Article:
Posted - 15 Oct 2004 :  18:17:14  Show Profile  Visit Beowulf's Homepage Send Beowulf a Private Message
quote:
Originally posted by Wooly Rupert


*shrugs* Just because they had the word "law" doesn't mean they're obligated to act in a lawful manner...



Sure it does. They just didn't weren't obliged to act in a manner that some schmuck in Rome or Jerusalem or Tibet or Neptune regarded as "lawful". The various Teutonic folk had very well defined legal system, containing elements that remained consistent from the time of Tacitus to the establishment of the Icelandic Althing, and which placed the entire burden of lawful behavior on the shoulders of the private citizen and focused on the community, rather than an abstract set of principles and the individual. Men obeyed the law, or perhaps better said, observed the law, with no police force to force them to do so, for the sake of their reputation, and broke it at the risk of their reputation.


"Ill tempered the wretch, who laughs at everyone. He cannot recognize, as he should, that he is not without faults." the High One, Poetic Edda
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Wooly Rupert
Master of Mischief
Moderator

USA
30283 Posts

Posted - 15 Oct 2004 :  18:48:49  Show Profile Send Wooly Rupert a Private Message
quote:
Originally posted by Beowulf

quote:
Originally posted by Wooly Rupert


*shrugs* Just because they had the word "law" doesn't mean they're obligated to act in a lawful manner...



Sure it does. They just didn't weren't obliged to act in a manner that some schmuck in Rome or Jerusalem or Tibet or Neptune regarded as "lawful". The various Teutonic folk had very well defined legal system, containing elements that remained consistent from the time of Tacitus to the establishment of the Icelandic Althing, and which placed the entire burden of lawful behavior on the shoulders of the private citizen and focused on the community, rather than an abstract set of principles and the individual. Men obeyed the law, or perhaps better said, observed the law, with no police force to force them to do so, for the sake of their reputation, and broke it at the risk of their reputation.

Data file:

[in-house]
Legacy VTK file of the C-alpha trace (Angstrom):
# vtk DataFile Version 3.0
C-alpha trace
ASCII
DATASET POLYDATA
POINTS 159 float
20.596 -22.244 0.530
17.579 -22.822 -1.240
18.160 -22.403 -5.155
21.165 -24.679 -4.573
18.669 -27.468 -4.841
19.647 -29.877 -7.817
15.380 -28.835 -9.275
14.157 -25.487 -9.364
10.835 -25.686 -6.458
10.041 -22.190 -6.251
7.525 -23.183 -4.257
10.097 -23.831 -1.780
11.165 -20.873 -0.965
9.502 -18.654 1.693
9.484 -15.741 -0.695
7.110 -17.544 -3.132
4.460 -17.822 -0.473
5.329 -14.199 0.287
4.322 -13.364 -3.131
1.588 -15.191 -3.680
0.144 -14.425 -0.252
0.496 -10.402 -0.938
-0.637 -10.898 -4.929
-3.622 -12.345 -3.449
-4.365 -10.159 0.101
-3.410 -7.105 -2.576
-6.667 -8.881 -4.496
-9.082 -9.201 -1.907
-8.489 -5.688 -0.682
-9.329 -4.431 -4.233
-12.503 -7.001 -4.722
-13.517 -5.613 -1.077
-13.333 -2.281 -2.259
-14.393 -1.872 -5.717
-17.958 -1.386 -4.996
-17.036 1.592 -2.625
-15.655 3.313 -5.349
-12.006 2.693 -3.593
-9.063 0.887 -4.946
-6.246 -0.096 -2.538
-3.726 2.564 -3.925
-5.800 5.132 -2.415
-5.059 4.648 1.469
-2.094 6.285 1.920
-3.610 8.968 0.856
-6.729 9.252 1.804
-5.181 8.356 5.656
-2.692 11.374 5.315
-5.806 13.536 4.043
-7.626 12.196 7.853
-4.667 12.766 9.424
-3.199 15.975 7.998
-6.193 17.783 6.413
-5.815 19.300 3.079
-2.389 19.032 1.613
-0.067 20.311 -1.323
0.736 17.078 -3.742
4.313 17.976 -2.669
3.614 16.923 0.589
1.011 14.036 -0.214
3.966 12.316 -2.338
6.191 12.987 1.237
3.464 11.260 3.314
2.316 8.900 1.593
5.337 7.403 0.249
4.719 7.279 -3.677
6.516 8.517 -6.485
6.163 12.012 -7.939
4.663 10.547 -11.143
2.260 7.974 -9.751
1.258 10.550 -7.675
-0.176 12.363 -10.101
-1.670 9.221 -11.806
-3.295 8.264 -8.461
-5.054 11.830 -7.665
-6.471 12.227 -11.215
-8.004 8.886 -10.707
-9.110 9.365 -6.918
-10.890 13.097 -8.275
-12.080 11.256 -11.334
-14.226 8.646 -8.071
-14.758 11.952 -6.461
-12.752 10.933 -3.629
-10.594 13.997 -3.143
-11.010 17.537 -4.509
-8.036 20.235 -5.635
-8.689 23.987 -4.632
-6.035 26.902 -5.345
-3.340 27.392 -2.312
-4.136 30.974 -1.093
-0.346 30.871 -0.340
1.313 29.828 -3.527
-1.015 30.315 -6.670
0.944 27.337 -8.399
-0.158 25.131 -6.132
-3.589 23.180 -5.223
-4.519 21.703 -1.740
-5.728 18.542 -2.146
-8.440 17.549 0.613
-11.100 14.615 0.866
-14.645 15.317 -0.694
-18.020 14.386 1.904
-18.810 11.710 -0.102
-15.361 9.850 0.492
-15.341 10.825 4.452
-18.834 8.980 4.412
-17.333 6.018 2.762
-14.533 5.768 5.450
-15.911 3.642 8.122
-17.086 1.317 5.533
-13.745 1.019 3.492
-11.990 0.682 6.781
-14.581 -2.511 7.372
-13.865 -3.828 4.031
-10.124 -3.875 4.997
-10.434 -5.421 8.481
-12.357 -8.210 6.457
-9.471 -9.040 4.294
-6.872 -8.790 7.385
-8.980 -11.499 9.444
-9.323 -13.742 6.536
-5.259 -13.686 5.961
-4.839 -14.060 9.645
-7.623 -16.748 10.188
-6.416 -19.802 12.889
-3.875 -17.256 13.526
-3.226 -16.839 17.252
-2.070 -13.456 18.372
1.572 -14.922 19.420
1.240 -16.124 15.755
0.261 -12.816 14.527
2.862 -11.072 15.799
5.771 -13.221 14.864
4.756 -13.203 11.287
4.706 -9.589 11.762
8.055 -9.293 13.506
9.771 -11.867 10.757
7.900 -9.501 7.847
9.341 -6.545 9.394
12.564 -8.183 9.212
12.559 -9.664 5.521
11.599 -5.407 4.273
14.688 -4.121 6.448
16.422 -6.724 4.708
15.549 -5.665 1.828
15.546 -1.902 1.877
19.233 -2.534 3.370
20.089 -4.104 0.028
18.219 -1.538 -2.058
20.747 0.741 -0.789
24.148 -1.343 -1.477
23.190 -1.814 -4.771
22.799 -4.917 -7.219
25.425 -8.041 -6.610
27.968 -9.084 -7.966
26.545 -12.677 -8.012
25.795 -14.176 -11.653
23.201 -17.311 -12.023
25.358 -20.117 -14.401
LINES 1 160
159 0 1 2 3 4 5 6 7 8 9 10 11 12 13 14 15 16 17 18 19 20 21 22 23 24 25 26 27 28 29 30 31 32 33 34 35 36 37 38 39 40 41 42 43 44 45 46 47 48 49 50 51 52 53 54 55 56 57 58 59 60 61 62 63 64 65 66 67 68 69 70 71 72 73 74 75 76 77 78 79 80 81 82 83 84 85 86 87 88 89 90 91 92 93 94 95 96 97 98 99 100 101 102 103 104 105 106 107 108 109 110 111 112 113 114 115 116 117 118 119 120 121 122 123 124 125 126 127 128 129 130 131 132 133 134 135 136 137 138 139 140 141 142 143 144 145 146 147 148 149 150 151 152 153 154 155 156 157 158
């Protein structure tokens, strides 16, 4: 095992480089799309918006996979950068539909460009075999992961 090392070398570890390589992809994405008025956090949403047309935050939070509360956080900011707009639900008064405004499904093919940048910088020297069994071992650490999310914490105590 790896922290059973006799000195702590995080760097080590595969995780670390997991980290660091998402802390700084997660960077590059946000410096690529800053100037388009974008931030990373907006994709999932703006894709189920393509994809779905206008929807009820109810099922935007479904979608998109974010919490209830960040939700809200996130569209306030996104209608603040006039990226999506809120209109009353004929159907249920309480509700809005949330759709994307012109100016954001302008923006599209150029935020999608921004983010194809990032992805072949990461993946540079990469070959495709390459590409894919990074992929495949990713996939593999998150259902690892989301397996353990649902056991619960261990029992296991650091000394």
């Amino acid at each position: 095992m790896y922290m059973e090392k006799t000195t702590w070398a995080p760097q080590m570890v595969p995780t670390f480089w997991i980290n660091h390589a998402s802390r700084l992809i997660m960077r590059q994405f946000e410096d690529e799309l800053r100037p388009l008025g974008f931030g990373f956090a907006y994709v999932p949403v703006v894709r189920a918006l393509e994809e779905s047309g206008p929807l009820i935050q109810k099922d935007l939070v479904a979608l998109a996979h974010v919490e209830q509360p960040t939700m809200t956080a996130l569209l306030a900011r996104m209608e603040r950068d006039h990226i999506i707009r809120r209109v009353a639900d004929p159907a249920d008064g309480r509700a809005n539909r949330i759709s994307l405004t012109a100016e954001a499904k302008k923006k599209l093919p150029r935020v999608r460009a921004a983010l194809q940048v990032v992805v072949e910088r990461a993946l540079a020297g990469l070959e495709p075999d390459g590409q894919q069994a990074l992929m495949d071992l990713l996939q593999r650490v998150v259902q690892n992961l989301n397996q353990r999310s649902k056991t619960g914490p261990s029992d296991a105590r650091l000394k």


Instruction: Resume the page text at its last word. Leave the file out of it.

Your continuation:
Okay, so they chose to live up to the law. That's good. Still, just because the word was in their language did not mean they were obligated to follow it! All English-speaking people, for example, are not obligated to strap on a self-contained undersea breathing apparatus, and yet the word "scuba" is part of our language... Ditto for words like "adultery," "spelunking," "speeding," and "wobble."

All I'm saying is that having a word in a language is, by itself, a meaningless factoid.

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Purple Dragon Knight
Master of Realmslore

Canada
1792 Posts

Posted - 15 Oct 2004 :  19:10:43  Show Profile  Click to see Purple Dragon Knight's MSN Messenger address Send Purple Dragon Knight a Private Message
Aaaaaaaarrgh! the agony of listening to insipid stories from clueless trying-to-remain-cool people without being able to call in and praise Sir of the Greenwood!! dang number the interviewer gave only worked if called from within the Province of Ontario... the other number he gave was without area code!! GRRR!

Probably a good thing though, as the industry looks better without me calling... I'm one of the Shameless: whether I'm part of a wall after I die remains to be seen... I sure hope not!
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Beowulf
Learned Scribe

Canada
322 Posts

Posted - 15 Oct 2004 :  21:24:28  Show Profile  Visit Beowulf's Homepage Send Beowulf a Private Message
quote:
Originally posted by Wooly Rupert


Okay, so they chose to live up to the law. That's good. Still, just because the word was in their language did not mean they were obligated to follow it! All English-speaking people, for example, are not obligated to strap on a self-contained undersea breathing apparatus, and yet the word "scuba" is part of our language... Ditto for words like "adultery," "spelunking," "speeding," and "wobble."

All I'm saying is that having a word in a language is, by itself, a meaningless factoid.